This past week, I decided to play with a few amber jars and bottles I'd saved for recycling. Their deep rich tones seemed to suggest something other than the broth and supplements they'd once contained.
Just a bit of paint, paper, and tape transformed their surfaces, while rhinestone buttons (also recycled) provided a little sparkle.
I’ve been busy in the studio preparing exhibition submissions and creating new works. Lily Garden l and Reflection Over Time were selected for the Permian Basin Juried Art Exhibition at the Ellen Noël Art Museum (May 31-June 29, 2018), and a new collage, Discarded Too, is included in the National Collage Society’s Small Format Exhibition at the Butler Institute of American Art in Youngstown, Ohio (May 27-July 29, 2018).
While much of my work within the past few years has been inspired by my rural Texas roots and maternal grandparents’ immigrant experience, these exhibition pieces pay homage to my religious upbringing and the spiritual path I’ve traveled since. The various works combine some of my favorite handcrafted papers, photographs and various discarded materials, including a cigar wrapper, Ikea insert, wine label and paper bag remnants.
Time spent in the garden has been limited of late. Two weeks ago, during a particularly lovely morning, I sustained a significant hand wound when a chair I was sitting in toppled over. I knew its legs were unstable, resting on some large tree roots, but I totally underestimated the danger. Ten stitches and a tetanus shot later, I returned to the garden, rather gingerly, vowing that the remaining prongs of an old rusty rebar trellis (the culprit associated with my injury) must be removed.
Since my accident, I've felt vulnerable and subdued; but even so, I've taken great delight in observing nature's response to our extended spring. And although the doctor listed gardening as a prohibited activity during my recovery, I’ve found that one hand can remove wilted blossoms, pull a few weeds and gather a sprig or two for a tiny nosegay. Healing, I sense, requires more than a few stitches . . .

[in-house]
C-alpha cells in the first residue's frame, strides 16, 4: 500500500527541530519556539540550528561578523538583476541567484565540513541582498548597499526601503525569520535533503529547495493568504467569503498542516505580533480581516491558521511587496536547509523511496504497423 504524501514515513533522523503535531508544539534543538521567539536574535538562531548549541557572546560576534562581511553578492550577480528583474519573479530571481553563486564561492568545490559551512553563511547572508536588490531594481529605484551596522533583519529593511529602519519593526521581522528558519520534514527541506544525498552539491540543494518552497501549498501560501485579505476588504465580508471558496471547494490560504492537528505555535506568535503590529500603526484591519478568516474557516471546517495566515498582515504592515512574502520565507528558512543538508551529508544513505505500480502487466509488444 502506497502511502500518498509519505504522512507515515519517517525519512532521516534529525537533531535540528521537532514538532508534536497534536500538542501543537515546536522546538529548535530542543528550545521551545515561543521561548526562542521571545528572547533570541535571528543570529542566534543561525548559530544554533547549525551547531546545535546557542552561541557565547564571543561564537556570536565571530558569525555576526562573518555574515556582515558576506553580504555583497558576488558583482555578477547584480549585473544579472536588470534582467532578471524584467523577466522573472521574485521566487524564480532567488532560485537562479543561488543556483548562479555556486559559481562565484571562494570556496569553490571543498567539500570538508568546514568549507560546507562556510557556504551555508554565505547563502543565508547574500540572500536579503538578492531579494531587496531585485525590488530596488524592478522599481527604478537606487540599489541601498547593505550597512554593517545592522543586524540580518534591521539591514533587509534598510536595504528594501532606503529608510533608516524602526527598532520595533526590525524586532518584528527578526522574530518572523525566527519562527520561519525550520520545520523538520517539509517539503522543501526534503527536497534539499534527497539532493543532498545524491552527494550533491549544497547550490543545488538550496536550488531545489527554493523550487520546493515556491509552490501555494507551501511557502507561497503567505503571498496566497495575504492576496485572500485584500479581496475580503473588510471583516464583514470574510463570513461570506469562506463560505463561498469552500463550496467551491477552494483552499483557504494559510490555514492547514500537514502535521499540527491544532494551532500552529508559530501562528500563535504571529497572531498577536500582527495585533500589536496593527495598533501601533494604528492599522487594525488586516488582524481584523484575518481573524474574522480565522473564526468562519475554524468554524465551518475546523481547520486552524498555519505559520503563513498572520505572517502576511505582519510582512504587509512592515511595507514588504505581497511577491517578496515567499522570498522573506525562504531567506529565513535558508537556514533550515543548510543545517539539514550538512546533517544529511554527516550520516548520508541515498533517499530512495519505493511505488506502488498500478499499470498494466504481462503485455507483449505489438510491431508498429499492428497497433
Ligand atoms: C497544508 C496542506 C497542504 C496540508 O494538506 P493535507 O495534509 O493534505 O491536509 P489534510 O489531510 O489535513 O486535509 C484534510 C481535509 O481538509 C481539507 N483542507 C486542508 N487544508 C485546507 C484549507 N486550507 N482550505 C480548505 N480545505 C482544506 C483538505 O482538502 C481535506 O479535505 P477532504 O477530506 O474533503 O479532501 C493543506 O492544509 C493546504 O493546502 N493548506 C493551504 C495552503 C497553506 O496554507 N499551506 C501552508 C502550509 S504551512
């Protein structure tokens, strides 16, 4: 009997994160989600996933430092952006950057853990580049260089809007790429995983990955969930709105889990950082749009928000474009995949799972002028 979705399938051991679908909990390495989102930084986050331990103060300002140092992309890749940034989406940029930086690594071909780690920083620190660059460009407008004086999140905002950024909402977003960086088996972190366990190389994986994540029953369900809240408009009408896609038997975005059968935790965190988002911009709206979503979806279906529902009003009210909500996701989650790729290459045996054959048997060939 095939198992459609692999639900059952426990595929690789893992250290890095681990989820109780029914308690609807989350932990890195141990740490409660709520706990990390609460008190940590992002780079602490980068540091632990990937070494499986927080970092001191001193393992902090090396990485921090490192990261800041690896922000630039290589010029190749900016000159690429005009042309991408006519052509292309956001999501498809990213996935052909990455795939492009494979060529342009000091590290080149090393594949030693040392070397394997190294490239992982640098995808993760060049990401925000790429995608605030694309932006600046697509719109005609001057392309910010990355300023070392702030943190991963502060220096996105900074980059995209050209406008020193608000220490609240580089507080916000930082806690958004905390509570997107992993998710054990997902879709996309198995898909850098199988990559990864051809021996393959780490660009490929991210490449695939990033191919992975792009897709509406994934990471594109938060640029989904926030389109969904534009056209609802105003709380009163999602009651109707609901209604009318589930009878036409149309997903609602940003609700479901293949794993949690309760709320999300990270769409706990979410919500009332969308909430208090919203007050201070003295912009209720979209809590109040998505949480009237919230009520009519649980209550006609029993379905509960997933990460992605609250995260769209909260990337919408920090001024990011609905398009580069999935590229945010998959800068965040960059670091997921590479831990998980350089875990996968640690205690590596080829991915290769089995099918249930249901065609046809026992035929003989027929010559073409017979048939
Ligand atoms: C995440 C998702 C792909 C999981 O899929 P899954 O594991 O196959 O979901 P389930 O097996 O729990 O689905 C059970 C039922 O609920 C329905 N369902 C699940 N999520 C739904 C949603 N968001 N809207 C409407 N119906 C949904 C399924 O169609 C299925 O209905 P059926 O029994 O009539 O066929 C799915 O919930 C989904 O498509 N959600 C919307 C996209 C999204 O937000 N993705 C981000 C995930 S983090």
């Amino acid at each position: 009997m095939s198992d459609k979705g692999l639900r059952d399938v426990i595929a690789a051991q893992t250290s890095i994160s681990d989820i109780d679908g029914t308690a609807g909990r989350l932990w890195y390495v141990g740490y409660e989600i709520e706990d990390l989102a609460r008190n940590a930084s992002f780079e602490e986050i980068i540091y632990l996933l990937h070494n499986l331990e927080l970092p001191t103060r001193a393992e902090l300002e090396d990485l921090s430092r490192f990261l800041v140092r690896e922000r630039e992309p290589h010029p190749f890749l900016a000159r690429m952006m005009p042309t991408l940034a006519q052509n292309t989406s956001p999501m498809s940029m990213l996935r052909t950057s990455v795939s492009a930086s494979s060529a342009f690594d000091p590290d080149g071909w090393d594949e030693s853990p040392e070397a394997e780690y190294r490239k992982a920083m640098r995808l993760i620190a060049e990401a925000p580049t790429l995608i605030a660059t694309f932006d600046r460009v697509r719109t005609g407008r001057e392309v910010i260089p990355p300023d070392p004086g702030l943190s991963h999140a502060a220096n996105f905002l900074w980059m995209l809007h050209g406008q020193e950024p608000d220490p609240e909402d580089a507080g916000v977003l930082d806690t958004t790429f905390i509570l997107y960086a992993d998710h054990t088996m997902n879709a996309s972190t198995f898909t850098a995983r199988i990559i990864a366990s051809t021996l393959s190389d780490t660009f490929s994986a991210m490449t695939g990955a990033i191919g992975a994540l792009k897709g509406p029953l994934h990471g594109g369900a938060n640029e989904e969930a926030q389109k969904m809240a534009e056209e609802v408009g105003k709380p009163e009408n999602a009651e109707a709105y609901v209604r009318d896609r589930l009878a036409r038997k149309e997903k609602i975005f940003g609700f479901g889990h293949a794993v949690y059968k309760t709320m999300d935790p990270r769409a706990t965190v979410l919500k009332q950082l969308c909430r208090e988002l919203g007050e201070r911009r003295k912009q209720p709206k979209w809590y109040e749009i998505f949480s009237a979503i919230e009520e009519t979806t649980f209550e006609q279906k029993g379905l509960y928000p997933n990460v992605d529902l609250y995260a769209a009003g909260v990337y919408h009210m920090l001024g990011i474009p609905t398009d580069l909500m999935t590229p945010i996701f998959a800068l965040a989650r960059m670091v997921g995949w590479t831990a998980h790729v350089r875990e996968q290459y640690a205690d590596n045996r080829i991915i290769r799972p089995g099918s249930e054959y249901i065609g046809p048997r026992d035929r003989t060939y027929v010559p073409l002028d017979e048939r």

I’m a bit surprised a few yogurt containers spurred this project. From the outset, the glass jars inspired thoughts of flowers, bulbs, beans and a box, but nothing took form until recently.
This is one of three gift boxes I crafted with an assortment of recyclables, including one of the previously mentioned yogurt jars, a scented candle lid, stamps, shipping paper and paper sacks. I thought the revitalized drawer and the items within would make a nice gift box for spring.
In an earlier post, I shared some small paper pockets featuring vintage photographs and miscellany. Recently, while preparing my studio for a visitor, I placed one of the pockets on a book I’d covered with watercolor paper. The combination was so pretty, I decided to explore the idea a bit further.
Here, the paper pocket is accented with millinery flowers, a stem of Snowberries, twine and a fortune cookie slip. It's been placed among a variety of items in a gift box--just another look for a very simple design.
I’m always looking for small, creative ways to express my love and gratitude. And I’m continuously experimenting with simple wrapping methods to beautify those expressions. Here is a little project that was inspired, strangely enough, by a hotel key card envelope.
Within the white organza bags are decorative envelopes suitable for a small note, gift card or tiny ephemera. I think their pale blue and white palette would be quite pretty for any springtime occasion.
Image: Somerset Life 2018 Copyright © 2018 Stampington & Company, LLC